- A security organization in the U.K. says a group of Russian hackers is targeting research centers involved in COVID-19 (coronavirus) vaccine development.
- The adversary group is using spear-phishing to target the research centers, a practice that uses deception to get victims to click on links with hidden malware.
- These attacks come at a time when U.S.- and U.K.-based organizations have begun seeing promising results from preliminary vaccine experiments.
Russian hackers are targeting research centers that are involved in the development of a vaccine for the COVID-19 (coronavirus) pandemic, according to a U.K.-based government security organization.
In an advisory, the National Cyber Security Centre (NCSC) says a group of Russian adversaries called “APT29,” a.k.a. “the Dukes” or “Cozy Bear,” is running a campaign of malicious activity.
According to the advisory, Cozy Bear is targeting U.K.-, U.S.-, and Canada-based vaccine research and development organizations. The U.S. National Security Agency (NSA) and Canada’s Communications Security Establishment have confirmed the report.
The threats come as vaccine studies in the U.S. and U.K. have turned up promising results. Last week, for example, the Massachusetts-based biotechnology firm Moderna published data that suggests early-stage trials of its experimental shot are working. Patients who were injected with the vaccine had more neutralizing antibodies than even most people who have recovered from COVID-19. Moderna detailed those results in the New England Journal of Medicine.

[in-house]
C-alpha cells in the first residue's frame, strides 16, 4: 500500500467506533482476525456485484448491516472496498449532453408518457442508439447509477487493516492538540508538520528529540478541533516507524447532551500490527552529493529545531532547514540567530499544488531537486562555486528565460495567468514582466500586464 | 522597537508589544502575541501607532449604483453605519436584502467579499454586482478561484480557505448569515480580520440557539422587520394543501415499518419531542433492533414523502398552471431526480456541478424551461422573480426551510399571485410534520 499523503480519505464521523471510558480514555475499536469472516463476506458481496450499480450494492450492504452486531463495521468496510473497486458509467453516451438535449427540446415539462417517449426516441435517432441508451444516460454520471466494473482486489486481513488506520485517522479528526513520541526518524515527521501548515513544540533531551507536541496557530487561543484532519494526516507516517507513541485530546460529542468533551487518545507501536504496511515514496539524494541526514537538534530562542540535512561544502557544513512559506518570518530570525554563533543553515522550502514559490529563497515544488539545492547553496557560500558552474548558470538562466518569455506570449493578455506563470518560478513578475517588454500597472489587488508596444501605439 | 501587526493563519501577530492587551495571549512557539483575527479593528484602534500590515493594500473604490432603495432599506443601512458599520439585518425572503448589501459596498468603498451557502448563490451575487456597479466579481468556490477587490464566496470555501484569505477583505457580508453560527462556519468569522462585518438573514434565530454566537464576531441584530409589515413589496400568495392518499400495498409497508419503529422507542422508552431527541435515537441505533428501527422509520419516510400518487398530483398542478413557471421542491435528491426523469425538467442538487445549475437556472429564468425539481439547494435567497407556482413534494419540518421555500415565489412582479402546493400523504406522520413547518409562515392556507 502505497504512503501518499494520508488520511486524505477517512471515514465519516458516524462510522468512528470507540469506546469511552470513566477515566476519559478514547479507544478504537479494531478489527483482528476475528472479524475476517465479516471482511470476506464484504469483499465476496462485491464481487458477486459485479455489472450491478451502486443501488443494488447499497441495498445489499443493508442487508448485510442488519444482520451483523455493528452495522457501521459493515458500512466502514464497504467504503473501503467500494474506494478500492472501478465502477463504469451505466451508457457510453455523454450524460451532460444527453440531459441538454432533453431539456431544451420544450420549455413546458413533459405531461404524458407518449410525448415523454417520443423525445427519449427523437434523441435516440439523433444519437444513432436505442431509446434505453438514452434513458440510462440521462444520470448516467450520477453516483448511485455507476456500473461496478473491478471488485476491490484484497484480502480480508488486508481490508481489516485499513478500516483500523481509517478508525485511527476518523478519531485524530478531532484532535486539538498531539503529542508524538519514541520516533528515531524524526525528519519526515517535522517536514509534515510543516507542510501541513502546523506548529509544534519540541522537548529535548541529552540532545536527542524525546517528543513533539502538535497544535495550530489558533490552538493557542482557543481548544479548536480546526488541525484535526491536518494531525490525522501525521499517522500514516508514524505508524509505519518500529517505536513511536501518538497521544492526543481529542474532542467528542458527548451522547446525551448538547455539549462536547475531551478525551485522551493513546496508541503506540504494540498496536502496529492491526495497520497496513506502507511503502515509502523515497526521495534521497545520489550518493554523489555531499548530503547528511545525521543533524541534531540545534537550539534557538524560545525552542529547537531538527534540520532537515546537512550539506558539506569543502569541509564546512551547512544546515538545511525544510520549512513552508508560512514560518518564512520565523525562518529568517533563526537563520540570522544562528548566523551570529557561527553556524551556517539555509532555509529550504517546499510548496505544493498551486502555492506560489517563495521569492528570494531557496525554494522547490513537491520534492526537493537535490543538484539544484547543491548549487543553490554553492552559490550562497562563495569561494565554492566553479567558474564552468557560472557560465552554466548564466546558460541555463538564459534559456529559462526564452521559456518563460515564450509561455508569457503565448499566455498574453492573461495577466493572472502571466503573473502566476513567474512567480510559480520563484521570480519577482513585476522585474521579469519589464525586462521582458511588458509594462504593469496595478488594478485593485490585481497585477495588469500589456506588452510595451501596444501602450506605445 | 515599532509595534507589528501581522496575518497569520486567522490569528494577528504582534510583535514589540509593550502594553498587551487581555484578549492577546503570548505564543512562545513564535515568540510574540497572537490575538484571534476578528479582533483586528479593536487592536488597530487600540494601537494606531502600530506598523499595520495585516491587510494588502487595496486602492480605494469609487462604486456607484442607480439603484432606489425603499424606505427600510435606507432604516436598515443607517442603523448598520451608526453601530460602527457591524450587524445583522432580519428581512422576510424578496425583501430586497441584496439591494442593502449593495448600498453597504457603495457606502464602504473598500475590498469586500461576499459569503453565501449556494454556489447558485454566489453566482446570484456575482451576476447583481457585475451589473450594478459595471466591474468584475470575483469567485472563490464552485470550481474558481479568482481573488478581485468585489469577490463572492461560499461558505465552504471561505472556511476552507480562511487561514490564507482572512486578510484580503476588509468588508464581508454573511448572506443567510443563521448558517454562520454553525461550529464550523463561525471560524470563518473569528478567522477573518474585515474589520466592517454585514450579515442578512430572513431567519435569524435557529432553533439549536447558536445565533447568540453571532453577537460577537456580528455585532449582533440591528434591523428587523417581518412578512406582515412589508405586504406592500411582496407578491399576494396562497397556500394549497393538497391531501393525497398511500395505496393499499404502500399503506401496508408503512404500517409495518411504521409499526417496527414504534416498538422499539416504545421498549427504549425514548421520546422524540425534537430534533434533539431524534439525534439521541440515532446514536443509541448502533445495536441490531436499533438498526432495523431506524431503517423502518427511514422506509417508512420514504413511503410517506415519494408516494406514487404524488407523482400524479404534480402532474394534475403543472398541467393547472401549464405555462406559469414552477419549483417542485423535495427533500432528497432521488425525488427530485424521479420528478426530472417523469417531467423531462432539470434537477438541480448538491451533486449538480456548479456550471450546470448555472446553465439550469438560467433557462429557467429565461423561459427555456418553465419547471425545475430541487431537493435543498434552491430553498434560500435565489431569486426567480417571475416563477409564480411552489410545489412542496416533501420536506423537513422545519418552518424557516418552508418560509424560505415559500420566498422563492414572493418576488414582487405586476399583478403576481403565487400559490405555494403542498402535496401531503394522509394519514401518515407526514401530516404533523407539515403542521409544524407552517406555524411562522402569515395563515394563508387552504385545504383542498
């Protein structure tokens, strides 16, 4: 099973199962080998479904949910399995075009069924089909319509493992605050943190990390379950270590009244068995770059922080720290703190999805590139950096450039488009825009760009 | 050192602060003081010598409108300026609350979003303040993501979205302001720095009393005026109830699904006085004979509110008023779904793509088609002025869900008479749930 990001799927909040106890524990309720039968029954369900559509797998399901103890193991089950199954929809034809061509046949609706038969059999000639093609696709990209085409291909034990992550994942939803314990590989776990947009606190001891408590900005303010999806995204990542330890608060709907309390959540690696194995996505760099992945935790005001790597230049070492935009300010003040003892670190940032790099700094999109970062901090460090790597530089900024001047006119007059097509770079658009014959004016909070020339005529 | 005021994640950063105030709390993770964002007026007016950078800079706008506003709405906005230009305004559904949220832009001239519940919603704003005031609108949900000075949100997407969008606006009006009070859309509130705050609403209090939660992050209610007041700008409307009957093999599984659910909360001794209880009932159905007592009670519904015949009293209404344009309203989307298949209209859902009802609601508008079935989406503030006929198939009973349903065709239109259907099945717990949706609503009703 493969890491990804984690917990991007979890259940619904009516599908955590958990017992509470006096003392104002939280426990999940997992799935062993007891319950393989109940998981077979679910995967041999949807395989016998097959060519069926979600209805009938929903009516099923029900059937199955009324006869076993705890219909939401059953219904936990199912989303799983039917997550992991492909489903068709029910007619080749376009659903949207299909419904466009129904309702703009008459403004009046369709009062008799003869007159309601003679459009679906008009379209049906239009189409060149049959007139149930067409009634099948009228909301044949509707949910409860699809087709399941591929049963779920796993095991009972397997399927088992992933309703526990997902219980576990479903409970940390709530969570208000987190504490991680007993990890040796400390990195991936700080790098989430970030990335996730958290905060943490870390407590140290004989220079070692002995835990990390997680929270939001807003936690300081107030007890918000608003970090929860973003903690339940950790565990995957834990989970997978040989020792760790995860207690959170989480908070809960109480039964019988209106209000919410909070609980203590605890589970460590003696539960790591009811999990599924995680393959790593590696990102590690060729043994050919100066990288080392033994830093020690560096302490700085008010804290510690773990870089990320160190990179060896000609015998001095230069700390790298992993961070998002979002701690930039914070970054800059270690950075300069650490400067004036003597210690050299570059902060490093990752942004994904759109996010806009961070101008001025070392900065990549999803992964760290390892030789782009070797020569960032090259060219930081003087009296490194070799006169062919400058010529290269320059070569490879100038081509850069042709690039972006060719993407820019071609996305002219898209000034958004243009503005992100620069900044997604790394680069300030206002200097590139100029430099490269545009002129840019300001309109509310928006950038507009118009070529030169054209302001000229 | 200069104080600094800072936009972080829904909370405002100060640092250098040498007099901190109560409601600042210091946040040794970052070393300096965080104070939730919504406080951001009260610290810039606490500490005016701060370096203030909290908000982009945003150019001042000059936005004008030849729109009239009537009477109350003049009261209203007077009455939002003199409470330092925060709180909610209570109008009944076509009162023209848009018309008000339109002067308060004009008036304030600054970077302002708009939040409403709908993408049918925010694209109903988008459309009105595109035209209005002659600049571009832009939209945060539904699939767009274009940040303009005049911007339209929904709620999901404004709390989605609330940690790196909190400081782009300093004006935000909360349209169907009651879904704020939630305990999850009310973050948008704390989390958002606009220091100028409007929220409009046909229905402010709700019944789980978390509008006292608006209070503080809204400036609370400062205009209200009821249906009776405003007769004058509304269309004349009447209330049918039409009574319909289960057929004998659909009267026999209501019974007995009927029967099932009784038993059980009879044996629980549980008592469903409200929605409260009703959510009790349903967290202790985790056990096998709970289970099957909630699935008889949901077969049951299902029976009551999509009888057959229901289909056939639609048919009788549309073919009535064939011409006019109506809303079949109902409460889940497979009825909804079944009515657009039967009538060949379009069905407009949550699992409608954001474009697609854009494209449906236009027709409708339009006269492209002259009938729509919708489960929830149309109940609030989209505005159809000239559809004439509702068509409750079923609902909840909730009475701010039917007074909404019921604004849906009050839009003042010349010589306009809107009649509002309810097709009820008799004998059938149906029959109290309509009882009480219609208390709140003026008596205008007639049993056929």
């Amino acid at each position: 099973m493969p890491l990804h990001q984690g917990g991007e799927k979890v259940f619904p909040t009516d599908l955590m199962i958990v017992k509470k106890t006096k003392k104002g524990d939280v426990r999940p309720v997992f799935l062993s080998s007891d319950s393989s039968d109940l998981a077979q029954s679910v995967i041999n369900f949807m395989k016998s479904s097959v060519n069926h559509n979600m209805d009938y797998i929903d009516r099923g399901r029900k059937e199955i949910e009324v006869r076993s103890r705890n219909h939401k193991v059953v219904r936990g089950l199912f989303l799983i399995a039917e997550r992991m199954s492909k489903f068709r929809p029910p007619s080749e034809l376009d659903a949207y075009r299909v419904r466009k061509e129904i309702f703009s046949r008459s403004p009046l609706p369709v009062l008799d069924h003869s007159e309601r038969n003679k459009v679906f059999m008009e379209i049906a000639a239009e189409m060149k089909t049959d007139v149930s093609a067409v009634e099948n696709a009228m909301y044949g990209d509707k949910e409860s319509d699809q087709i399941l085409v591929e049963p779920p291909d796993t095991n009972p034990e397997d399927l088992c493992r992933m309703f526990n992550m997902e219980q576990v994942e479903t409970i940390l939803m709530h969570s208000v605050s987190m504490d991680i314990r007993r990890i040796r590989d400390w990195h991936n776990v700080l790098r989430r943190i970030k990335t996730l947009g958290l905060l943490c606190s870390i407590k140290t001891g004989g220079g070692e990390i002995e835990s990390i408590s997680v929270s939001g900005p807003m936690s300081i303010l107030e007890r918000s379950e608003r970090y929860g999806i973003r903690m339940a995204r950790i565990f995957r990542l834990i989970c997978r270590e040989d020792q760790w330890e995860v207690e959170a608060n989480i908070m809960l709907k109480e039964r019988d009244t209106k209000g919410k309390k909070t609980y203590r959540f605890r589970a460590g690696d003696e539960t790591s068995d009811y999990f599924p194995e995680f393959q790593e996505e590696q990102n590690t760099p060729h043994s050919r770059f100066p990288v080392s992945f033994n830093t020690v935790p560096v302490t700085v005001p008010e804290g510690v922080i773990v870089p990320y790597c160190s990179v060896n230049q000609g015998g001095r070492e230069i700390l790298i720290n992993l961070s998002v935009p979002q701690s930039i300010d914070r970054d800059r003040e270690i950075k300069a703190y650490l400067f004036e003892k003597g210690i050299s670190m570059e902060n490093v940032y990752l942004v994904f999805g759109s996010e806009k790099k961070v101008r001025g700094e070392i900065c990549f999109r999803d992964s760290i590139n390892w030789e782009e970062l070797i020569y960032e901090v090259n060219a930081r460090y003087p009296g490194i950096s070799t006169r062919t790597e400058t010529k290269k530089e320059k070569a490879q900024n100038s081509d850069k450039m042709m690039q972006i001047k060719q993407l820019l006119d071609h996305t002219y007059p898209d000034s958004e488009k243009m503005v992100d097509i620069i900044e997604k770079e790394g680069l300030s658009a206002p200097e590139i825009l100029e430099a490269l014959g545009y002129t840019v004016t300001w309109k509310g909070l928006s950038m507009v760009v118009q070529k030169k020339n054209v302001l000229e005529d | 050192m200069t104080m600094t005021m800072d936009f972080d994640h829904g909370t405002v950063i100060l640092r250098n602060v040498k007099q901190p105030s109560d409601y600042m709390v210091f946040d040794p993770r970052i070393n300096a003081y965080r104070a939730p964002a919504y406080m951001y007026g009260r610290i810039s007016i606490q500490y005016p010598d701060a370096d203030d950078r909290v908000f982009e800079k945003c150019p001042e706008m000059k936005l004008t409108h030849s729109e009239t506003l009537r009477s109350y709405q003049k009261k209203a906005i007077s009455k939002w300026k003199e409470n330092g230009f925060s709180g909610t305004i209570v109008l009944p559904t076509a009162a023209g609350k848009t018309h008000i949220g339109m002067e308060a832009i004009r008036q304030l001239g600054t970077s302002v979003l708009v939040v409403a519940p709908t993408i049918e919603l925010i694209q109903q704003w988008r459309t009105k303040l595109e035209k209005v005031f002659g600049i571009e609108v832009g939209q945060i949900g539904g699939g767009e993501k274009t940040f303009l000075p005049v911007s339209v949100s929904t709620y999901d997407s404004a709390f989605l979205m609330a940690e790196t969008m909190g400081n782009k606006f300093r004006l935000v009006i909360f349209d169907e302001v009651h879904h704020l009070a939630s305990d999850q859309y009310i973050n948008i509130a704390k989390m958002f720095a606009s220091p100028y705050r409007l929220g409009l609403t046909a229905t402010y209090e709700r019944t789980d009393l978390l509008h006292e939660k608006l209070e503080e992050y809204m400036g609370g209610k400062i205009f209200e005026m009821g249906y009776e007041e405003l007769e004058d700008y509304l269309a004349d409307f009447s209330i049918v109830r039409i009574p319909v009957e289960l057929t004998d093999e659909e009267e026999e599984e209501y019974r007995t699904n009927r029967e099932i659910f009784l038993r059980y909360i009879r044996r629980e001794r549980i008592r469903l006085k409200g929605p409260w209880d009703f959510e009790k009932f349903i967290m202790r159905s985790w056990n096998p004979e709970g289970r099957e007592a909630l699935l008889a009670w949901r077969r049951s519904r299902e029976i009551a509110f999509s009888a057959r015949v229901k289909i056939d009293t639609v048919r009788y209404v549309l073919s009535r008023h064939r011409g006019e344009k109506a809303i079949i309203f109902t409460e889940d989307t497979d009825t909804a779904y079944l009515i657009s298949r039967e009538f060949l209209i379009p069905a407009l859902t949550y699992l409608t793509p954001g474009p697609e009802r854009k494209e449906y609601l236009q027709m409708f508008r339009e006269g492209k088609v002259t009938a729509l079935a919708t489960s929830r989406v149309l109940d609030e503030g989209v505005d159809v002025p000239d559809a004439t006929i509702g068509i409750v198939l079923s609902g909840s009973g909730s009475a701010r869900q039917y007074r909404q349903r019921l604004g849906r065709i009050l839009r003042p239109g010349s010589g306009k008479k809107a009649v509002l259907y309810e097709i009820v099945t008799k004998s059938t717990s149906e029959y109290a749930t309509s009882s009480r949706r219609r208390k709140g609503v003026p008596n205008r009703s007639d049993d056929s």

Dmitry Peskov, a spokesperson for the Kremlin, told the Russian news agency RIA-Novosti that Russia had “nothing to do” with the COVID-19-related hacking attacks. “We do not have information regarding who could have hacked pharmaceutical companies and research centers in the UK,” he said. “We can say one thing—Russia has nothing to do with these attempts.”
Based on Cozy Bear’s past, organizations should take the threat seriously, said Anne Neuberger, cybersecurity director for the NSA, in a statement. Experts believe Cozy Bear is one of the two Russian hacking groups that gained access to the Democratic National Committee’s internal systems prior to the 2016 U.S. Presidential election, according to CNN.
Cozy Bear’s tools include spear-phishing, and the use of a custom type of malware known as “WellMess” and “WellMail.”
Spear-phishing occurs when a target receives an email that looks like it’s coming from a trustworthy source, but is actually from a bad actor, according to the cybersecurity firm Kaspersky. Sometimes, the emails even appear urgent and like they’re from important sources. For example, the U.S. Federal Bureau of Investigation has previously warned the public about spear-phishing attacks that look like they come from the National Center for Missing and Exploited Children.
The links inside the spear-phishing emails often redirect users to a website full of malware, or a piece of software that’s written with the express intent to damage devices or steal data. These can take the form of computer viruses, Trojans (malicious programs disguised as legitimate software), spyware (covertly transmitting data from the target computer), and ransomware (asks for a ransom to unlock your device).
“We condemn these despicable attacks against those doing vital work to combat the coronavirus pandemic,” Paul Chichester, director of operations for NCSC, said in the organization’s statement. “Our top priority at this time is to protect the health sector.”
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